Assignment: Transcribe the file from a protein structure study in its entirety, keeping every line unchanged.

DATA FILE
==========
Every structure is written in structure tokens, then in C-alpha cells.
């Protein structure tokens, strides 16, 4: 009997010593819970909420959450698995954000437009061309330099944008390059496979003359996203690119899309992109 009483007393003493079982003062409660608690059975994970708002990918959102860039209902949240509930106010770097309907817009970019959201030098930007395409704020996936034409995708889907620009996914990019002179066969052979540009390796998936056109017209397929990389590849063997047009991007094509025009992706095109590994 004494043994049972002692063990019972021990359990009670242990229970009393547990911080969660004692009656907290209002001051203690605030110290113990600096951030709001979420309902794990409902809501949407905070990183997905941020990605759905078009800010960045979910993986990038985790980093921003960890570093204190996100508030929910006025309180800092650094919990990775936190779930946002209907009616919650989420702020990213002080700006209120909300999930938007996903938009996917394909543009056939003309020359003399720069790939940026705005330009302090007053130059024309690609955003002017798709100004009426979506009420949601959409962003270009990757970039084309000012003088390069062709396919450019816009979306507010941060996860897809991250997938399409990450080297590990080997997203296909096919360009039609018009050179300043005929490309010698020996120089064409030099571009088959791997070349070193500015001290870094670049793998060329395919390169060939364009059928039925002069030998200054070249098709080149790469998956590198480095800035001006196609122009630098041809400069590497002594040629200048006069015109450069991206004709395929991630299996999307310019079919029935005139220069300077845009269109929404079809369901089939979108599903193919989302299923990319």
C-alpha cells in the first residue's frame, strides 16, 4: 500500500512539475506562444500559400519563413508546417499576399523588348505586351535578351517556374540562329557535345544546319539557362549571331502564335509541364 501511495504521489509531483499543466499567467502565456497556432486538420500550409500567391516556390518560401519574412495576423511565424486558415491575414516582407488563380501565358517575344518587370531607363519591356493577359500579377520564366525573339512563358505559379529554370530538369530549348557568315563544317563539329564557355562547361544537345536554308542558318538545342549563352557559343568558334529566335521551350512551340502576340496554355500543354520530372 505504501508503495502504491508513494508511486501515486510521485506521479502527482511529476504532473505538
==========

Every structure is written in structure tokens, then in C-alpha cells.
């Protein structure tokens, strides 16, 4: 009997010593819970909420959450698995954000437009061309330099944008390059496979003359996203690119899309992109 009483007393003493079982003062409660608690059975994970708002990918959102860039209902949240509930106010770097309907817009970019959201030098930007395409704020996936034409995708889907620009996914990019002179066969052979540009390796998936056109017209397929990389590849063997047009991007094509025009992706095109590994 004494043994049972002692063990019972021990359990009670242990229970009393547990911080969660004692009656907290209002001051203690605030110290113990600096951030709001979420309902794990409902809501949407905070990183997905941020990605759905078009800010960045979910993986990038985790980093921003960890570093204190996100508030929910006025309180800092650094919990990775936190779930946002209907009616919650989420702020990213002080700006209120909300999930938007996903938009996917394909543009056939003309020359003399720069790939940026705005330009302090007053130059024309690609955003002017798709100004009426979506009420949601959409962003270009990757970039084309000012003088390069062709396919450019816009979306507010941060996860897809991250997938399409990450080297590990080997997203296909096919360009039609018009050179300043005929490309010698020996120089064409030099571009088959791997070349070193500015001290870094670049793998060329395919390169060939364009059928039925002069030998200054070249098709080149790469998956590198480095800035001006196609122009630098041809400069590497002594040629200048006069015109450069991206004709395929991630299996999307310019079919029935005139220069300077845009269109929404079809369901089939979108599903193919989302299923990319």
C-alpha cells in the first residue's frame, strides 16, 4: 500500500512539475506562444500559400519563413508546417499576399523588348505586351535578351517556374540562329557535345544546319539557362549571331502564335509541364 501511495504521489509531483499543466499567467502565456497556432486538420500550409500567391516556390518560401519574412495576423511565424486558415491575414516582407488563380501565358517575344518587370531607363519591356493577359500579377520564366525573339512563358505559379529554370530538369530549348557568315563544317563539329564557355562547361544537345536554308542558318538545342549563352557559343568558334529566335521551350512551340502576340496554355500543354520530372 505504501508503495502504491508513494508511486501515486510521485506521479502527482511529476504532473505538